“The Raging Storm” by Ann Cleeves — “Cleeves crafts a devilishly intricate mystery that will surprise even seasoned genre fans, and Venn remains an appealing lead every bit as memorable as the author’s Vera Stanhope or Jimmy Perez. Cleeves’s fans and newcomers alike will be hungry for the next entry.”―Publishers Weekly (Starred Review)

“The Secret” by Lee Child — “Reacher is the stuff of myth. . . . One of this century’s most original, tantalizing pop-fiction heroes.'”—The Washington Post

“The Secret Hours” by Mick Herron — “Herron keeps up his gravity-defying balancing act: belly-laugh spy spoof on one side, elegiac state-of-the-nation satire on the other, with a thin, taut line of polished prose between.”
Financial Times

“The Spy Coast” by Tess Gerritsen — “This is a nice take on retirement―five old spooks whose bones may ache but whose minds remain sharp. You can expect mystery, action, and bloodshed in this exciting thriller launched straight from the peaceful shores of Maine.” ―Kirkus Reviews (starred review)

“Unto Us a Son is Born” by Donna Leon — “Venetians love to gossip, Donna Leon advises us in Unto Us a Son Is Given, her latest mystery featuring that most compassionate of policemen, Guido Brunetti, commissario di polizia. There’s bound to be talk when Gonzalo Rodriguez de Tejeda, the rich Spanish godfather of Brunetti’s wife, Paola, adopts his lover and makes the young man his legal heir . . . This cop is neither jaded nor callous, and he has that rare quality Italians would call ‘un cuore d’oro,’ a heart of gold.”―Marilyn Stasio, New York Times Book Review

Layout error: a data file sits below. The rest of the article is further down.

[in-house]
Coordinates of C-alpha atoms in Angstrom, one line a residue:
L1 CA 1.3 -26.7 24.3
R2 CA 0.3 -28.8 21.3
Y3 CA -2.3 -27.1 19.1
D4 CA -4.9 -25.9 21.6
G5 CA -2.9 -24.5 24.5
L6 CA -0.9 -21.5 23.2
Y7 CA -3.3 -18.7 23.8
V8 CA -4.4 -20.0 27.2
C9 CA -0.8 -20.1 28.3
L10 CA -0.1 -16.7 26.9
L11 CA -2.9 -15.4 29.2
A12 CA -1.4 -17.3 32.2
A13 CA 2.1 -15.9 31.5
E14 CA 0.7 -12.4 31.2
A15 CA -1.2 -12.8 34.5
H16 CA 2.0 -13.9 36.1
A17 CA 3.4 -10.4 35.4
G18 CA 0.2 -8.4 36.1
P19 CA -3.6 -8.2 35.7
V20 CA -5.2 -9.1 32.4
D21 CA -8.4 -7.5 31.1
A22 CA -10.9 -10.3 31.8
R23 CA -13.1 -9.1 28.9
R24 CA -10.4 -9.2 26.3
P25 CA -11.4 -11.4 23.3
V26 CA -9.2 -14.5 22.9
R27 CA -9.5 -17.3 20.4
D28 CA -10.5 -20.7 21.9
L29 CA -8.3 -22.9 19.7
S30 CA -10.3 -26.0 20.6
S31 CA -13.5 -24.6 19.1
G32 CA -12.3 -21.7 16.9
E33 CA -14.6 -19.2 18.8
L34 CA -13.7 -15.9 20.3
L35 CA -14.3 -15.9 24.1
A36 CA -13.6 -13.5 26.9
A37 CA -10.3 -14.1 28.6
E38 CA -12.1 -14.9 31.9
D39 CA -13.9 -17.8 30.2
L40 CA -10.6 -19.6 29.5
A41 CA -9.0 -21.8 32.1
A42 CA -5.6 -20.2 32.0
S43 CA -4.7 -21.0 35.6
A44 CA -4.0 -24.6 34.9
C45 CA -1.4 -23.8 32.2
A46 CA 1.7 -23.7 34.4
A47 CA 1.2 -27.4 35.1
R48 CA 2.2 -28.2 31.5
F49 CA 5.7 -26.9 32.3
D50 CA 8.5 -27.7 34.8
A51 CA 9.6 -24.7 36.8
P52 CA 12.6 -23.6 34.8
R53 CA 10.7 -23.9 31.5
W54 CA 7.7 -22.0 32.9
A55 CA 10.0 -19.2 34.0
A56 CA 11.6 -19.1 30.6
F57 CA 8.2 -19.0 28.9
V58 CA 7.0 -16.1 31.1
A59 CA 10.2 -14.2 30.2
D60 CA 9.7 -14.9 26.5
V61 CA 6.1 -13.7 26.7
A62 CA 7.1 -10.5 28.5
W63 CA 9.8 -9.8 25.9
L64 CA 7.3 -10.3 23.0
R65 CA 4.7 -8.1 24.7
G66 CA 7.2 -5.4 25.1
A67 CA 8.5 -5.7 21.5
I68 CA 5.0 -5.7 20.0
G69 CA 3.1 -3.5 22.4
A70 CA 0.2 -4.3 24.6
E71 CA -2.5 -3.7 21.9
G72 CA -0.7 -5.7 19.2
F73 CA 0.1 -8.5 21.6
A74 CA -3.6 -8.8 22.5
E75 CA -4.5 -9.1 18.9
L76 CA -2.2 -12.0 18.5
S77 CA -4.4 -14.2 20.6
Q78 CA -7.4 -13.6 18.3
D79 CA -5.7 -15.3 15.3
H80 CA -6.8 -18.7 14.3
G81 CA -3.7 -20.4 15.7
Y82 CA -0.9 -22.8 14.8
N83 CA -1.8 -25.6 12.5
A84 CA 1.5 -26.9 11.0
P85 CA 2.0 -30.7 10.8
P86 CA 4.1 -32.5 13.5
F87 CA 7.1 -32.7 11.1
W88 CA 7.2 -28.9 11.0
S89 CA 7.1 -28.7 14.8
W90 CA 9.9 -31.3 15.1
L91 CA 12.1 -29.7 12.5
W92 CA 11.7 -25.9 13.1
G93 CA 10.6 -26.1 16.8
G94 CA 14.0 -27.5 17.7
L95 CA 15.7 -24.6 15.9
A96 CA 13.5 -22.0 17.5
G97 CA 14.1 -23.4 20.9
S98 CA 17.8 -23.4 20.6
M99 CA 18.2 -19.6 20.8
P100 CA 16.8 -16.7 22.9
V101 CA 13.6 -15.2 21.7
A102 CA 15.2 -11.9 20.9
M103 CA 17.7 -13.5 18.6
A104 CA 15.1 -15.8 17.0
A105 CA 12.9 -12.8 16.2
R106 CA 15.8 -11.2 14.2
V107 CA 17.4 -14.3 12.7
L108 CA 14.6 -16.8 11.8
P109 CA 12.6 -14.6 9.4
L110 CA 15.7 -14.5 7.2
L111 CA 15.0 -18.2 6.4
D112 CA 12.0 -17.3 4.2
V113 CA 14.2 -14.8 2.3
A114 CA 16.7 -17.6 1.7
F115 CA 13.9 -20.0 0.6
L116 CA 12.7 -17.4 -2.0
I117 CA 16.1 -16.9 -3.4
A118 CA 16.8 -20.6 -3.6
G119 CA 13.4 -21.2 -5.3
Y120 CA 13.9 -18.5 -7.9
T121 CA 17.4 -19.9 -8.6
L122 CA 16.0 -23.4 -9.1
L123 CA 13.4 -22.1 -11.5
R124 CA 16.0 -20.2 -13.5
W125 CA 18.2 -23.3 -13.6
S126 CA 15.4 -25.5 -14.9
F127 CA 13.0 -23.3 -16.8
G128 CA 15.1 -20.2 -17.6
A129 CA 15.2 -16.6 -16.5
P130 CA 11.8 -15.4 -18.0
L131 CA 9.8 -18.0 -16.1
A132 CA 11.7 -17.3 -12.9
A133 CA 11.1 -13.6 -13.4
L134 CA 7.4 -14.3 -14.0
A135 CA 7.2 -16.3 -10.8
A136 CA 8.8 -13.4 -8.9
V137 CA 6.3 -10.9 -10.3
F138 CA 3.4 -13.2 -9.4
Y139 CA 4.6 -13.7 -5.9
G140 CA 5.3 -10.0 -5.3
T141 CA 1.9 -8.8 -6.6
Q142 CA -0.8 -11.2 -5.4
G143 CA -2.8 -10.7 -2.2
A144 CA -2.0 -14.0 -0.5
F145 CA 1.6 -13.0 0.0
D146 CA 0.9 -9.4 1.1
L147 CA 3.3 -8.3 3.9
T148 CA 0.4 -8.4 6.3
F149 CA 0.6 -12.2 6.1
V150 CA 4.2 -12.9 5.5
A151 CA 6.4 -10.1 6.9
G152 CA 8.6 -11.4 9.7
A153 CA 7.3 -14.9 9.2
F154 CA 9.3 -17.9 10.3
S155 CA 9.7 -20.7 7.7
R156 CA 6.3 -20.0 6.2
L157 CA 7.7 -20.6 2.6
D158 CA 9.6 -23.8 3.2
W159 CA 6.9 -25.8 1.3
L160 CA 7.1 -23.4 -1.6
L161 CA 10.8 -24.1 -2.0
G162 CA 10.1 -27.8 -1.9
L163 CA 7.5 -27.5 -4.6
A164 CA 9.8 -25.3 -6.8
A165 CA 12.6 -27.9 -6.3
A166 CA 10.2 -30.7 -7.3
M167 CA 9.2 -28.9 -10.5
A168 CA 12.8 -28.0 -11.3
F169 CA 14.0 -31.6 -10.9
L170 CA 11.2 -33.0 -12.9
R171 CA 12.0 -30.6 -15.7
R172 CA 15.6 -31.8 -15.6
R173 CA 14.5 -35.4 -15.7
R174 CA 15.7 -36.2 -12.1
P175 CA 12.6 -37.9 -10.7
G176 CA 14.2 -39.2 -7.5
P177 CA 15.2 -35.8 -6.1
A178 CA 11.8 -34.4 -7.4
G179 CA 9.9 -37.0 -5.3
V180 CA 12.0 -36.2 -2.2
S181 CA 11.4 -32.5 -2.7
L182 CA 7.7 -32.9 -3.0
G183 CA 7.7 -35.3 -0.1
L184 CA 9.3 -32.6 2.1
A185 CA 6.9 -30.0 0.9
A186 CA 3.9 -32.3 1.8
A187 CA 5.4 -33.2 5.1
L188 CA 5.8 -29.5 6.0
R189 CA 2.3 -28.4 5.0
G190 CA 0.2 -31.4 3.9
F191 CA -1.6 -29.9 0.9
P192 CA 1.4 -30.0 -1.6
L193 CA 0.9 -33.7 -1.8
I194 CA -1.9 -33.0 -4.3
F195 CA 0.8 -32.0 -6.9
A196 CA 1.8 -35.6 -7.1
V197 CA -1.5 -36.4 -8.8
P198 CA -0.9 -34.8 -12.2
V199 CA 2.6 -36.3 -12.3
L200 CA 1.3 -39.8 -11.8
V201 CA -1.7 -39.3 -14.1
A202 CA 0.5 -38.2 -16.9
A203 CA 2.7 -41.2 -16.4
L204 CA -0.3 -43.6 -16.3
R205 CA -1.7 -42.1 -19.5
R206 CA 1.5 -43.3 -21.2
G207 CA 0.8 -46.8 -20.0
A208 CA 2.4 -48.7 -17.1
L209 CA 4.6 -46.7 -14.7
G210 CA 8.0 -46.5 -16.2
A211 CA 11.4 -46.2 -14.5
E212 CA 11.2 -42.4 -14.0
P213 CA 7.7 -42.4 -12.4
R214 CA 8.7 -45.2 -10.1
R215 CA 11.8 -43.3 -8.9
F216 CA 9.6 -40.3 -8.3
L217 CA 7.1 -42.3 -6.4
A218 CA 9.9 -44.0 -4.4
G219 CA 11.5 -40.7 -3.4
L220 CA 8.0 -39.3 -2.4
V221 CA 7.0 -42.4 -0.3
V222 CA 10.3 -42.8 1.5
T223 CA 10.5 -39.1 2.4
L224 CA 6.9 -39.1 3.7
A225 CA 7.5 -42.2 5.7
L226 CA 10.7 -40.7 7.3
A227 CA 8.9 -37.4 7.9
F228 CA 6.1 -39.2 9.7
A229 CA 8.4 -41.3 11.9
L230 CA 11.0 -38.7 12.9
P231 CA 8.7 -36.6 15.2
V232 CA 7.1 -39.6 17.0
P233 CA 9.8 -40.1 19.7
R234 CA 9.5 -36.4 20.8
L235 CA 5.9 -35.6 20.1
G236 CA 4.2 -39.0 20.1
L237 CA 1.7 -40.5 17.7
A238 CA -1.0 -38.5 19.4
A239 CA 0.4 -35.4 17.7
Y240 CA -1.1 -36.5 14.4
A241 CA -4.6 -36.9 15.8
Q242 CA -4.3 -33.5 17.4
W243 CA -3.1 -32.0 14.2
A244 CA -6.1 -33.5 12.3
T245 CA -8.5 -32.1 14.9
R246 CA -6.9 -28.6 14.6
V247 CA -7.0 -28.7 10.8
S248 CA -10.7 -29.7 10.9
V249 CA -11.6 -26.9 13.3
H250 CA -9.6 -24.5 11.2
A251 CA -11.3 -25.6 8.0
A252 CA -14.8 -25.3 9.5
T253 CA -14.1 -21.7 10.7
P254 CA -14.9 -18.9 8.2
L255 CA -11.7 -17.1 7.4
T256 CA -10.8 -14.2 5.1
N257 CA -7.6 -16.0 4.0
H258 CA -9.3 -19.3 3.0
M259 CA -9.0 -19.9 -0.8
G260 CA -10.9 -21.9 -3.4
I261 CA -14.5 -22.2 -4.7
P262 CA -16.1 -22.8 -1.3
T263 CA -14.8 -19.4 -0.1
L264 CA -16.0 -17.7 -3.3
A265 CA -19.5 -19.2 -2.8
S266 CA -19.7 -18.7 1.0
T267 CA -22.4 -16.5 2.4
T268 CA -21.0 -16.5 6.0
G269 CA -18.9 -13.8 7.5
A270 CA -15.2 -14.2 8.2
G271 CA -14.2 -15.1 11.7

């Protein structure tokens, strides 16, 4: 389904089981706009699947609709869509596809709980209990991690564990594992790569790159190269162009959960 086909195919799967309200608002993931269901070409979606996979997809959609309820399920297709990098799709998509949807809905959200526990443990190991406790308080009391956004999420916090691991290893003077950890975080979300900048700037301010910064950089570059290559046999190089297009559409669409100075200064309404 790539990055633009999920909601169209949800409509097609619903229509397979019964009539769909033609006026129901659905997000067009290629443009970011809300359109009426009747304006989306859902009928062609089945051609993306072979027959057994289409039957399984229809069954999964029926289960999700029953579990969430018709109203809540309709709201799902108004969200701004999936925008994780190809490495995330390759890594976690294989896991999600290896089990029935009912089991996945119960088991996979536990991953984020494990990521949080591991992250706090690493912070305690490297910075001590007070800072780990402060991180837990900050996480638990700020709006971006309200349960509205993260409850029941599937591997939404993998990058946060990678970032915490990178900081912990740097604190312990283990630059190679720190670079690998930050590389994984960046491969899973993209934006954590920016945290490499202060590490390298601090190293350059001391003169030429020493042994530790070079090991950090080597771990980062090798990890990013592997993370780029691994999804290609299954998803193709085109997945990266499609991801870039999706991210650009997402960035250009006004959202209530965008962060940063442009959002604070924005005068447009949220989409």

ADULT BIOGRAPHY

“I’ve Been Thinking” by Daniel C. Bennett — “A delightful memoir from one of our deepest thinkers.” ― Kirkus (starred review)

“We Could Have Been Friends, My Father and I: A Palestinian Memory” by Raja Shehadeh — “Profoundly personal as well as historically significant…In his moral clarity and baring of the heart, his self-questioning and insistence on focusing on the experience of the individual within the storms of nationalist myth and hubris, Shehadeh recalls writers such as Ghassan Kanafani and Primo Levi…a quiet and deeply felt book that illustrates how being dispossessed and being occupied are not merely legal or political conditions.” —New York Times Book Review

ADULT NON-FICTION

“A City on Mars: Can We Settle Space, Should We Settle Space and Have We Really Thought This Through?” by Kelly Weinersmith — “An exceptional new piece of popular science . . . Forceful, engaging and funny . . . an essential reality check for anyone who has ever looked for home in the night sky . . . hilarious. The breezy prose is studded with charming cartoons… This book will make you happy to live on this planet — a good thing, because you’re not leaving anytime soon.” —New York Times Book Review

He/She/They: How We Talk about Gender and Why It Matters” by Schuyler Bailar — “A wonderfully clear and convincing guide to comprehending and defending gender diversity.”―Kirkus, Starred Review